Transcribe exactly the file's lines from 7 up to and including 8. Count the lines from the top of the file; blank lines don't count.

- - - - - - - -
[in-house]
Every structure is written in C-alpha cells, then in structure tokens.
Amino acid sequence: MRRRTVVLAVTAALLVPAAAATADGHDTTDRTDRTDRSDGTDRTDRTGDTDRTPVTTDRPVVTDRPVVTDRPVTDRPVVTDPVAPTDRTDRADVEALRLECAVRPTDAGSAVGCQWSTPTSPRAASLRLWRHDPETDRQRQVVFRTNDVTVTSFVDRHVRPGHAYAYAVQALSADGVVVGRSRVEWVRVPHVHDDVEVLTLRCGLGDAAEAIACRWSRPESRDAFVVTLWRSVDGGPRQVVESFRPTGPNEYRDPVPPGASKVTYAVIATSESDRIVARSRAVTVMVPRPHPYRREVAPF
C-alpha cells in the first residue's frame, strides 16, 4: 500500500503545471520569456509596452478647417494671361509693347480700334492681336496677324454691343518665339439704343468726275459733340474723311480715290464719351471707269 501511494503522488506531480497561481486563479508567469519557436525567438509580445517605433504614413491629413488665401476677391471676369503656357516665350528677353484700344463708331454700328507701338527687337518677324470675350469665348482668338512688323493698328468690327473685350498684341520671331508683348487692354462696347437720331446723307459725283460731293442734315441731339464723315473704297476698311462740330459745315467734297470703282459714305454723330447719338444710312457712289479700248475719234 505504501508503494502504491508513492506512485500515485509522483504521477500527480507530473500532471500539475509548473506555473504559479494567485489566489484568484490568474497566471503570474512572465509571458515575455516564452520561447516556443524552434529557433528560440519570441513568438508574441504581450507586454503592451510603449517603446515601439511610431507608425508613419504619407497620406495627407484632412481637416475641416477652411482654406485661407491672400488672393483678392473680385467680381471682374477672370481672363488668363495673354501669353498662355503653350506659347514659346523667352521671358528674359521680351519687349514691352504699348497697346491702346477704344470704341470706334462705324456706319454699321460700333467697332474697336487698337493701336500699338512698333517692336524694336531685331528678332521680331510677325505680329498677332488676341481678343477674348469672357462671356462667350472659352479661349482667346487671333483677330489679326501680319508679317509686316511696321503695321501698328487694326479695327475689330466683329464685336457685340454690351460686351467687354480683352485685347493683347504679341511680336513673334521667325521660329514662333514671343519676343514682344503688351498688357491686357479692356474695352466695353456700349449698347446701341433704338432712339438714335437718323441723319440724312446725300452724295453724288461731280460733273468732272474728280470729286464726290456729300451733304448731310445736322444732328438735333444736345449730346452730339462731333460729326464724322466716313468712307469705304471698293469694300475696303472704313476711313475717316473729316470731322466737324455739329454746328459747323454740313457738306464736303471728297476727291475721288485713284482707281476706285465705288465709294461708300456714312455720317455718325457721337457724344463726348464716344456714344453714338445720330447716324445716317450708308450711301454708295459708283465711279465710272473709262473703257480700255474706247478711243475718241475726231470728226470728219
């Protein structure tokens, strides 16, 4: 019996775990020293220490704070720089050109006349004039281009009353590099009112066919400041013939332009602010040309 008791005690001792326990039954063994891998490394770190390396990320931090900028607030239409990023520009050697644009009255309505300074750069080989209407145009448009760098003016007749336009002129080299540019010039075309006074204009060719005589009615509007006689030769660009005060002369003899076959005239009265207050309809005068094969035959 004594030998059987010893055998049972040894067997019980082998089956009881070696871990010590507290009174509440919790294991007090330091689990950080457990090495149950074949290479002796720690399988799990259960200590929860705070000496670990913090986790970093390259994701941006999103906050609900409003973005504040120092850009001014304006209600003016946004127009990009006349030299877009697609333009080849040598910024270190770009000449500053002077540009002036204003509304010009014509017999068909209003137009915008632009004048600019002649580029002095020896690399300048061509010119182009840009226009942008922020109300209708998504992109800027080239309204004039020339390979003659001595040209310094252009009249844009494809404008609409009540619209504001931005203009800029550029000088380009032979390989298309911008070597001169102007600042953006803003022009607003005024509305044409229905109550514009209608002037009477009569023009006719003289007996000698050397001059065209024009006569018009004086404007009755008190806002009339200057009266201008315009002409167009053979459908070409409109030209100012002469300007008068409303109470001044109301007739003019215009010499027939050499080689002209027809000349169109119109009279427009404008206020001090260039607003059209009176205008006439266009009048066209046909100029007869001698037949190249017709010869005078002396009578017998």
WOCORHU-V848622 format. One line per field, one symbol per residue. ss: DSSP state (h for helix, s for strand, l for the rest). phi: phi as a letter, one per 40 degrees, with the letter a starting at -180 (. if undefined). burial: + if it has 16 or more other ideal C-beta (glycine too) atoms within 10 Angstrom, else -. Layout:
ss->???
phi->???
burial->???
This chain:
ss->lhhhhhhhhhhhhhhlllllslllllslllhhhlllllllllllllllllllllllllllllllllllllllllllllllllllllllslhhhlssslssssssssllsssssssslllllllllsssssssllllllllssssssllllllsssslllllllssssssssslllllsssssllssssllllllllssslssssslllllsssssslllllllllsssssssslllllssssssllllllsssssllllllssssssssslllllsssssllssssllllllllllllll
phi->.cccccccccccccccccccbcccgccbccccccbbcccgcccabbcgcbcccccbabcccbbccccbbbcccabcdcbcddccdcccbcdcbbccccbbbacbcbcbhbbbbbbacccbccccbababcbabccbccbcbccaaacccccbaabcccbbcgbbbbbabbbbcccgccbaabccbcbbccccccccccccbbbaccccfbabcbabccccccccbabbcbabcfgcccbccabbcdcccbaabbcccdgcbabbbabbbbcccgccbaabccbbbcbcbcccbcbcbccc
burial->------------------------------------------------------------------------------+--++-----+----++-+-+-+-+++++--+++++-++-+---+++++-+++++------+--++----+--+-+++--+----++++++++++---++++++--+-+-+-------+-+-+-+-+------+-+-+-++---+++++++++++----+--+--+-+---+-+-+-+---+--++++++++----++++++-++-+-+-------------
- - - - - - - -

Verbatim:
ss->???
phi->???